Dear Dad:

Dear Dad:

This Sunday will mark Father’s Day.  Like many of you, we’ll be getting the grill fired up, the coolers loaded up with drinks, and carousing the card aisles for just the right mix of funny and sincere sentiments.


It amuses me that Mother’s Day cards are full of flowing poetry and giant bouquets of flowers, but somehow the male parent is mostly recognized by poorly drawn cartoons that reference golf clubs, lawn mowers, empty wallets, or intestinal disturbances. 

To be fair, there’s a second segment of cards that are designed for fathers of adult children, that usually show some ducks  or deer on the front, and offer Alan Alda-ish acknowledgement of a job well done….the Hallmark version of “Sorry for what I put you through those first 25 years, but I want you to know I get it now.”

I think our family is typical of many in our current society.  My kids will celebrate here with their stepdad.  Their father is a thousand miles away, and will have to be content with phone calls.  My son will celebrate as a Daddy himself, and is most looking forward to sleeping in and handmade cards.  It’s the little things when you have children that are still in single digit ages.

It strikes me that for as many happy celebrations on Sunday, there will be sadness and melancholy:  children and fathers who are emotionally estranged;  those who have lost their Dad or their child; families that are separated by miles, whether they be serving in the military, struggling to hold together a fractured family, or simply spread far and wide as they travel life’s journey.  There will be many quiet tears shed this Sunday for words never said, opportunities lost, and plain cruel fate.   I’ll be mentally hugging some friends who will be facing Father’s Day without their Dads …..and smiling for the friends I have who are celebrating this as their first Father’s Day.

Joy and sorrow, laughter and tears, ying and yang.

I’ll be thinking of my own father, who died much too young in 1973.  I have now lived longer than my Dad did, which is, for some reason, an uneasy realization.  The hollow in my stomach won’t come from missing my Dad, though.  It will be more for the lack of concrete memories of Father’s Days past, the ones during which my Father was front and center.  1973 was a long time ago.  My memories of my Dad have become fuzzy and unfamiliar.  I can see his face, but can’t recall his voice anymore.  I can picture him perfectly walking down the sidewalk with a cigarette, but don’t remember his aftershave.  It’s sad to acknowledge that my recollections of someone who was so critical to me are beginning to fade.  It’s like catching a favorite old movie on TV late at night….you know you loved it, but you can’t quite recall all the details of the story anymore.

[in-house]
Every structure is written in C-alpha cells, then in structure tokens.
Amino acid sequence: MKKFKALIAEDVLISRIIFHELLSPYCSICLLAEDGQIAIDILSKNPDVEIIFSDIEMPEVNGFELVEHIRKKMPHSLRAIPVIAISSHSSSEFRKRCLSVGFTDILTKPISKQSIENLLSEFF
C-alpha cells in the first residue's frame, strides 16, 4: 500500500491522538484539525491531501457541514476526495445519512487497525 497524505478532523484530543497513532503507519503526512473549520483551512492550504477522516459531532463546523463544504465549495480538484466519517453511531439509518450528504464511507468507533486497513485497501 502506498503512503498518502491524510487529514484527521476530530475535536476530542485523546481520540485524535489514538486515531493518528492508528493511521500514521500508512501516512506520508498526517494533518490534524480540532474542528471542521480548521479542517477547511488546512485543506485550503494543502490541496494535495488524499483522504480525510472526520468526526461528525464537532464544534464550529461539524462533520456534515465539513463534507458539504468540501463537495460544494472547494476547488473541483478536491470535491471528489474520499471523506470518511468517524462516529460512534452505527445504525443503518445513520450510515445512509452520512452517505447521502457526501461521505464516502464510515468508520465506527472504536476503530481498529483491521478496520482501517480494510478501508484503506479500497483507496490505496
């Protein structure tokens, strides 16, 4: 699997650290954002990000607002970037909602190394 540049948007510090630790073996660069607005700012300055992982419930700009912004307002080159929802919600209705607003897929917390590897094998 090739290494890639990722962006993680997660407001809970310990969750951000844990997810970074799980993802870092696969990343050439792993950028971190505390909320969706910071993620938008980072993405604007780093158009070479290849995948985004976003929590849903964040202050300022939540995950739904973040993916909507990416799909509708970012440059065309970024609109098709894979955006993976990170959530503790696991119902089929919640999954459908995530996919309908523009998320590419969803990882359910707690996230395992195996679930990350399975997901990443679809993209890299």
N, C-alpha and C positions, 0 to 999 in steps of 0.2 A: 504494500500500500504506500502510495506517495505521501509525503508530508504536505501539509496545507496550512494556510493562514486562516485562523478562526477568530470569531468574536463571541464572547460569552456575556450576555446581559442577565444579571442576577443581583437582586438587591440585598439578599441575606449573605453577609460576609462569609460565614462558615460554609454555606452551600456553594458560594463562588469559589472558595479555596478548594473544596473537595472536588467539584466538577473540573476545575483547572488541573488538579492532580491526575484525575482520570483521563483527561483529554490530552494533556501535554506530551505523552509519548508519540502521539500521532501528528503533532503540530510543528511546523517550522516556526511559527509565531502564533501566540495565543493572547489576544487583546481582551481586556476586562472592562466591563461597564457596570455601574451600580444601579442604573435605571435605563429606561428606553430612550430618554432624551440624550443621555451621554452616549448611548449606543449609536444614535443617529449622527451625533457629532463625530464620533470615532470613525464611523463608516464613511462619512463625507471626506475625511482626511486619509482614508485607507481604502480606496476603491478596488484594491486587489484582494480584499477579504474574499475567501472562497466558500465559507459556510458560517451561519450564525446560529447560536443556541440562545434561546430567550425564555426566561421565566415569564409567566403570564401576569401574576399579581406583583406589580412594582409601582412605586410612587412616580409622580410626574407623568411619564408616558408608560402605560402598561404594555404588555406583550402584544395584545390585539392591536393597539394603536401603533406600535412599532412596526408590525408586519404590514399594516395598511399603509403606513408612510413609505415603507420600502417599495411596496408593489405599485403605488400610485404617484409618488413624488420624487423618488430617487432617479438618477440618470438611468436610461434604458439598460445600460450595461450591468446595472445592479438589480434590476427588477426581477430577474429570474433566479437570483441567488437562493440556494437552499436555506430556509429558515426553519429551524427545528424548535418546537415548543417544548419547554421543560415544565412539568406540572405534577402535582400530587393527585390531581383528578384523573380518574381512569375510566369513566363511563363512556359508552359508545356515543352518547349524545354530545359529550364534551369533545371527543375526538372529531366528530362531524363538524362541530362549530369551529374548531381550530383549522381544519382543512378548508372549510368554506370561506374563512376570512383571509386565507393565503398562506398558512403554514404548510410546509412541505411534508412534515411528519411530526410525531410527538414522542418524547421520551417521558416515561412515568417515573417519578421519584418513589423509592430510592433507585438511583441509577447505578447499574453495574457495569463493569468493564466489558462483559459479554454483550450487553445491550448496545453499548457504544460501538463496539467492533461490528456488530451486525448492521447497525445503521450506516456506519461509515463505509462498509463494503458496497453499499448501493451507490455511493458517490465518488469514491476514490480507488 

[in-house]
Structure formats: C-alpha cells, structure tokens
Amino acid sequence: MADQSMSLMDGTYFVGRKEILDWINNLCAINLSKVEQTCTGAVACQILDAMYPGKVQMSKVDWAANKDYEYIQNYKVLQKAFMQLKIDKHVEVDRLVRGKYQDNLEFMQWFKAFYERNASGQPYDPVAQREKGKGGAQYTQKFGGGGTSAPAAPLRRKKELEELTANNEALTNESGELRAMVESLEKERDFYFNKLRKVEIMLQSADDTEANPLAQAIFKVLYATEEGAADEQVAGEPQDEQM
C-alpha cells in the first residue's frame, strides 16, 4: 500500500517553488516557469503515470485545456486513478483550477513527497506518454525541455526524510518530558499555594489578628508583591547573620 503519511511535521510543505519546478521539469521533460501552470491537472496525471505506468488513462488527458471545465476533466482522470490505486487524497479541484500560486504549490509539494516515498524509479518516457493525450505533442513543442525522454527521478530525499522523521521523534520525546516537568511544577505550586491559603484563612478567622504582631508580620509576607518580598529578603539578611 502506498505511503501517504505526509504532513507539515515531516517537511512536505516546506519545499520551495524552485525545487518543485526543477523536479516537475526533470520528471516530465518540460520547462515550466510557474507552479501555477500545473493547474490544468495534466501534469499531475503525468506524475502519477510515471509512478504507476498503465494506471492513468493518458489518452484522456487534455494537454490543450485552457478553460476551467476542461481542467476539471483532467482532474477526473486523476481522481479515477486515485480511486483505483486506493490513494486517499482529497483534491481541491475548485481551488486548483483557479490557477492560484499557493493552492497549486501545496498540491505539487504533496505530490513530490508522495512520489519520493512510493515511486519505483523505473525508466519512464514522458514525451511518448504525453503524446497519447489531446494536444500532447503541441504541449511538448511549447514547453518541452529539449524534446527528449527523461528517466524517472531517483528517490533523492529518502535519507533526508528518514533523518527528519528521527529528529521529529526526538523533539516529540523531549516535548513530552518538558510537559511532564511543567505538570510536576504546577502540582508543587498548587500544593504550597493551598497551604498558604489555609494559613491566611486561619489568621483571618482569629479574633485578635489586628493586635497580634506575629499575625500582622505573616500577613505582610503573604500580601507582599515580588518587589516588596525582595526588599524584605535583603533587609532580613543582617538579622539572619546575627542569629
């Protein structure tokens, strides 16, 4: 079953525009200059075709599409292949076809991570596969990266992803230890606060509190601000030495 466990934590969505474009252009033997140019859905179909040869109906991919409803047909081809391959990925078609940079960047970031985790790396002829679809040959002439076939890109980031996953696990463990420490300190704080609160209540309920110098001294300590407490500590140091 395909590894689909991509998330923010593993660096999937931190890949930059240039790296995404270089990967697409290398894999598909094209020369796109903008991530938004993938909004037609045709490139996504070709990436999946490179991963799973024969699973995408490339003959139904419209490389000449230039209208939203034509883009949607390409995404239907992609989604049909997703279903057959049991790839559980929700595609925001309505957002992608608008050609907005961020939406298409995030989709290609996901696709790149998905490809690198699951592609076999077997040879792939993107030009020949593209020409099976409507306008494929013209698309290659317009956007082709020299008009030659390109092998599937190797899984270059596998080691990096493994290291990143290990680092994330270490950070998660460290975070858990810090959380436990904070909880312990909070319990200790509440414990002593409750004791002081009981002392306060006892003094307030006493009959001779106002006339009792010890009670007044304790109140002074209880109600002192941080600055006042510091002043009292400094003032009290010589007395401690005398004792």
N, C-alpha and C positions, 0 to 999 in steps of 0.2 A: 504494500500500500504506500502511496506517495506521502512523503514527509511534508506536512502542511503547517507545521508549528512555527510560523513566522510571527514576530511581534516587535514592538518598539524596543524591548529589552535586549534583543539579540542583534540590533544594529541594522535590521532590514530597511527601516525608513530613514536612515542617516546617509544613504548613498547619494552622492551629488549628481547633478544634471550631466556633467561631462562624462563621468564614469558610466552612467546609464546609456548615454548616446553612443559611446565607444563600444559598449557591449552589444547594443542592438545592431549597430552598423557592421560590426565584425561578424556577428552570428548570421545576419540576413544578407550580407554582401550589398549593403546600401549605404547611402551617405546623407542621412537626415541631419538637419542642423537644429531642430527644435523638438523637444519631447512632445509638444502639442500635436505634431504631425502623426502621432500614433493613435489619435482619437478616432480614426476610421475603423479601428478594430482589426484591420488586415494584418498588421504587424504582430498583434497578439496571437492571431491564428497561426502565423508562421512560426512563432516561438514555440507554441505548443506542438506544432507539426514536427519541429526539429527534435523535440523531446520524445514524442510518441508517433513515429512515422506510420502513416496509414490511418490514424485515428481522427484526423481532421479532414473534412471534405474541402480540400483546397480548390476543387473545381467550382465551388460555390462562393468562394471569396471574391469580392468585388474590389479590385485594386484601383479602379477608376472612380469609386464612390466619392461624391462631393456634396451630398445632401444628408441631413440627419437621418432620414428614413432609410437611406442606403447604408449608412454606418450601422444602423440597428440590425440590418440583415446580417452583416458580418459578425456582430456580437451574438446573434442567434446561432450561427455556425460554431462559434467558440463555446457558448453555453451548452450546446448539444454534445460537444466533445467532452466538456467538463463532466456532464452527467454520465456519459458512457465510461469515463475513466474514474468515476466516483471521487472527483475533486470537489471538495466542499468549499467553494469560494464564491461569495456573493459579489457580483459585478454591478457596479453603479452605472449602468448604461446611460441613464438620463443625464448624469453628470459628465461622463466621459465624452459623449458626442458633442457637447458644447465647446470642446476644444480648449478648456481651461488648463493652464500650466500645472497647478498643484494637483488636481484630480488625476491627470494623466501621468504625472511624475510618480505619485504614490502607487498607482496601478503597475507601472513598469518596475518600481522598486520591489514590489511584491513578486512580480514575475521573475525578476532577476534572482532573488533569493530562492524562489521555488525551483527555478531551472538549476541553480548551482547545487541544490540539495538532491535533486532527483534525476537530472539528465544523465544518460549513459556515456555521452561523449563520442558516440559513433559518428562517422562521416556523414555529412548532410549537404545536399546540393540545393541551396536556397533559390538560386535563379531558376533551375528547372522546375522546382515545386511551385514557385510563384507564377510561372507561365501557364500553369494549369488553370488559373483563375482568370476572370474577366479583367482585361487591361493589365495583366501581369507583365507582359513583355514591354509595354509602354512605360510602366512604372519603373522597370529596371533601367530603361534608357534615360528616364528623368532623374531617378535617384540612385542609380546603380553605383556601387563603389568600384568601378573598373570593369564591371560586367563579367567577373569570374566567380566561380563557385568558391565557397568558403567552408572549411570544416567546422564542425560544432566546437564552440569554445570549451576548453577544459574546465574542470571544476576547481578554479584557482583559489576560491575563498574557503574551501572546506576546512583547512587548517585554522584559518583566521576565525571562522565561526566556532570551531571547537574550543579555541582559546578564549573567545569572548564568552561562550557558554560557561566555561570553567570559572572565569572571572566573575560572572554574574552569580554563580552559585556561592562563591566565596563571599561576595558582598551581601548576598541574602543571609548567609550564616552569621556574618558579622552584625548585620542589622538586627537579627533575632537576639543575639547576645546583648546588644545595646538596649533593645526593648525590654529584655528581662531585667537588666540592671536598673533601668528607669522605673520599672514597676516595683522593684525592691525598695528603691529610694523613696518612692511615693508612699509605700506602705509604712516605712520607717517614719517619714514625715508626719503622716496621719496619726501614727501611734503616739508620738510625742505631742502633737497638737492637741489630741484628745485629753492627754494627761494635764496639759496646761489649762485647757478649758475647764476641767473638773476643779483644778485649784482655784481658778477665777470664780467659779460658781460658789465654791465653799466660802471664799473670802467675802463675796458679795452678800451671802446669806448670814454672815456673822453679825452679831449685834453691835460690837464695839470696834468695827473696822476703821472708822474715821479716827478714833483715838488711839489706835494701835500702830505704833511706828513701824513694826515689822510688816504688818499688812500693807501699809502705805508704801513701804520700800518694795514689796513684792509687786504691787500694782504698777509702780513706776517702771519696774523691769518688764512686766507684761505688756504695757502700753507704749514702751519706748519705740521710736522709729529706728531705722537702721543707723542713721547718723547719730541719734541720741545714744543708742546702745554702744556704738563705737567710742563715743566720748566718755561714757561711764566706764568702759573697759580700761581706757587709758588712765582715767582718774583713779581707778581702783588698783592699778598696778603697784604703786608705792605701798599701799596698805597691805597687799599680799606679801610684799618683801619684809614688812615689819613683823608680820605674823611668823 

If my Dad were going to be at my house this Sunday, I’d ask him what his dream vacation would be.  I’d watch a Cardinals game with him.  I’d ask him if he ever wished he’d chosen a different line of work.  I’d get his input on how to tame the side yard and make it useful space.  I’d ask him about HIS parents, whom I have no memory of at all.  I’d let him man the BBQ, or at least let him supervise, and I’d definitely have pork steaks on that grill.

(If you don’t know what pork steaks are, you’re not from South St. Louis, and, I’m sorry.)


I’d ask him if he’d ever wanted to go to college.  I’d ask him how he managed to eat bologna sandwiches every day and not hate  bologna.  I’d apologize for not having any Falstaff in the cooler, but make sure there was plenty of Budweiser and Pepsi.

Life is a fast journey, and the twists and turns in the road can come out of nowhere.  This Father’s Day, whether you get to share BBQ with your Dad or resort to a phone call or, for my high tech friends, a video conferencing session, try to make it count.  Skip the funny fart card, and write your Father a letter.  Don’t waste a phone call by “Just want to wish you a Happy Father’s Day”, but thank your Dad for one specific thing he taught you.  Make plans to get together and then KEEP THEM.  If the miles are too great, at least agree to chat more often.